The establishment of a godly, patriarchal society was built around secure family values and a stable home. However, the presence of internal conflicts within small communities were deeply disturbing to the upheld fundamental values. Within Salem, there were long-running disputes within families and between neighbors, in the accusations of witchcraft. These prior tensions and underlying currents are largely ignored in the film.
Arthur Miller admits that his focus on the oral and political message he wanted to interpret was more important in this film than historical accuracy. He also freely admits in a number of inaccuracies in the film such as increasing Abigail Williams’s age from 11 to 17, as well as John Procter was 60, or that Elizabeth, aged 41, was his third wife. Miller believed the moral of the story to be much greater than historical accuracy.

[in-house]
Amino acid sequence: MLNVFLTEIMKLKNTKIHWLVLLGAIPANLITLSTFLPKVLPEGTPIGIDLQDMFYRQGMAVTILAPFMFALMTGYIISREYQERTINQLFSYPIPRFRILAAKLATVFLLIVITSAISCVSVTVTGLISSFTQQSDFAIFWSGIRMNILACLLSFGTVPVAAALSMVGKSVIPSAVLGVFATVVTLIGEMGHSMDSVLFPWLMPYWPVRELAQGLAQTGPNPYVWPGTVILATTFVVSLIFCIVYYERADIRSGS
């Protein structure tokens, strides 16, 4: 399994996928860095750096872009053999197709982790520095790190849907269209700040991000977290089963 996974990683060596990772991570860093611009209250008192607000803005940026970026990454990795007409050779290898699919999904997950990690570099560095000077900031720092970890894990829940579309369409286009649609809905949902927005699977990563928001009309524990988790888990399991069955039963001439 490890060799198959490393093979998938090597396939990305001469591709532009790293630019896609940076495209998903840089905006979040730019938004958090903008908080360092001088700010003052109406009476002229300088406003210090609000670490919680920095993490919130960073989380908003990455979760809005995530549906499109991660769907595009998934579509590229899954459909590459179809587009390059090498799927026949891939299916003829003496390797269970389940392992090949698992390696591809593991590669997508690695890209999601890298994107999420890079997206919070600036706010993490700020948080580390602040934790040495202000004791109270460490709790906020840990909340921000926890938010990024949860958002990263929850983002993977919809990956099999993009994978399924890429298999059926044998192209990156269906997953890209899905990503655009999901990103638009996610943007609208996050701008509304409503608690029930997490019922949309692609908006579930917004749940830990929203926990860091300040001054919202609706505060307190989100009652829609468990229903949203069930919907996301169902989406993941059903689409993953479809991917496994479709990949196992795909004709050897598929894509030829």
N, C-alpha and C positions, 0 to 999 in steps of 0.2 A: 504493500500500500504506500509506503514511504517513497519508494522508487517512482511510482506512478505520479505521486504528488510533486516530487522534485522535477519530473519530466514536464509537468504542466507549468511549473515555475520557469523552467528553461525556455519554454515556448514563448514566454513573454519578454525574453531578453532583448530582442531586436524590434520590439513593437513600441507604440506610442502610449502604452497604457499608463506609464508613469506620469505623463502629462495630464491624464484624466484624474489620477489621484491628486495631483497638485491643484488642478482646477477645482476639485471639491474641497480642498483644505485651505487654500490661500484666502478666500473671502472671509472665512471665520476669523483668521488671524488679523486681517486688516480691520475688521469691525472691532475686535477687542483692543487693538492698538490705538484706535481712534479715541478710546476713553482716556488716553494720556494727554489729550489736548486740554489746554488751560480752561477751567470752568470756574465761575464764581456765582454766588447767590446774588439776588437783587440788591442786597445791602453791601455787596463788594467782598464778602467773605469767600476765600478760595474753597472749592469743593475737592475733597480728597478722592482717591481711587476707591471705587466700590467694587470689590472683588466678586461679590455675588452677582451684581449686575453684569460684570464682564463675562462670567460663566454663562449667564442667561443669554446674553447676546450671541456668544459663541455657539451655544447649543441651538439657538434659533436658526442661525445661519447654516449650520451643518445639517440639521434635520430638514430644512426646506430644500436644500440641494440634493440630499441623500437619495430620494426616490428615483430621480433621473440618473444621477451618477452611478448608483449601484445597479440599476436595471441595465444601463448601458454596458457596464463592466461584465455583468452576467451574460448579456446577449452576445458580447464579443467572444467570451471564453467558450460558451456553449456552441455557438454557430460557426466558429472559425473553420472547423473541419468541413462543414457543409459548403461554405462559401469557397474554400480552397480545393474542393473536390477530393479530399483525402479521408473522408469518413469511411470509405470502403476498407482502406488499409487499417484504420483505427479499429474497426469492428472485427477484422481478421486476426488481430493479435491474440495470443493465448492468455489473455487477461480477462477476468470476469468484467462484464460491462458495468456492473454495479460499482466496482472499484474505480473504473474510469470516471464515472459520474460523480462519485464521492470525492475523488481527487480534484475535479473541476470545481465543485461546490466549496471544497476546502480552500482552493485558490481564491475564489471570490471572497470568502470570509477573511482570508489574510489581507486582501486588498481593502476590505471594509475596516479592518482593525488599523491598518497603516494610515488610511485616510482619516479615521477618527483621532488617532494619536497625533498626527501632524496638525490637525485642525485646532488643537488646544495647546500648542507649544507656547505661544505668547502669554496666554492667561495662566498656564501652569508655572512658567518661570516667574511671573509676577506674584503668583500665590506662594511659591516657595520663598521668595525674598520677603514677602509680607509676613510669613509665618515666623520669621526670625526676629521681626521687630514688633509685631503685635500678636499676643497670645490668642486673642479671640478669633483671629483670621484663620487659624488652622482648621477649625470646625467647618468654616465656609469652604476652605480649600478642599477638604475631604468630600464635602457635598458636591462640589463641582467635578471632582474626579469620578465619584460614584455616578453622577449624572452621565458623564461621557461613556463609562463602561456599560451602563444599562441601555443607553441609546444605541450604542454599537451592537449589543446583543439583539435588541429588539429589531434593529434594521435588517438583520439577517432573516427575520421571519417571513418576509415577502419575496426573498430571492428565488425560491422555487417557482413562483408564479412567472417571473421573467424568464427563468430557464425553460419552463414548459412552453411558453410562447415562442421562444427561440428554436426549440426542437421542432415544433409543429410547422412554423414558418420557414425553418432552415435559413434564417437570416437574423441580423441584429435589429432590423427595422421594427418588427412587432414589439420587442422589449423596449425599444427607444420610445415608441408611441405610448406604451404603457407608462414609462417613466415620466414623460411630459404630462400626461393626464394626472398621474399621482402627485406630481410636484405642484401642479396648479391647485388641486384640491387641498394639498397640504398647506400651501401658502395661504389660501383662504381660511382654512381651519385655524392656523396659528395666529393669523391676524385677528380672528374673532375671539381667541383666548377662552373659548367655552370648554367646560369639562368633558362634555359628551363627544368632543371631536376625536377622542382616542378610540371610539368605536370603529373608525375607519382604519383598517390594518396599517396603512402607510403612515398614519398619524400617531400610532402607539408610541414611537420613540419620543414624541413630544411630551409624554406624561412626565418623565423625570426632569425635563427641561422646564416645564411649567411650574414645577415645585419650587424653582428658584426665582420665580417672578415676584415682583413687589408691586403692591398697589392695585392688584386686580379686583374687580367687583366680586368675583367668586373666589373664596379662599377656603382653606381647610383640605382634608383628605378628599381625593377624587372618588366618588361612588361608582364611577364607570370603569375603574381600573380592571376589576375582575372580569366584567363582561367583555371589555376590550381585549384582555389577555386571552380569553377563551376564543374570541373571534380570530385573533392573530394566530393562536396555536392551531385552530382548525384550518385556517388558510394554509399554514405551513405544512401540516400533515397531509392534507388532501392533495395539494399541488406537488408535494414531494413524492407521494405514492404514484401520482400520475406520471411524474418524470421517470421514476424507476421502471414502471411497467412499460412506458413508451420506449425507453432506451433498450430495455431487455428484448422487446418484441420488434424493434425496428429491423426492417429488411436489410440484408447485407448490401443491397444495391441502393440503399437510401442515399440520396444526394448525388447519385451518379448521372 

The story of the Salem witch trials is portrayed from a moral high-point of the twentieth century. The witch trials have been long used in political content as well as literature as a story to take into account how dangers of alienation, religious extremism, false accusations, and lack of omission can be. Although the film has been praised with many awards and criticism, it can be argued on whether the moral of the story, if fact accuracy is important, or if history is ever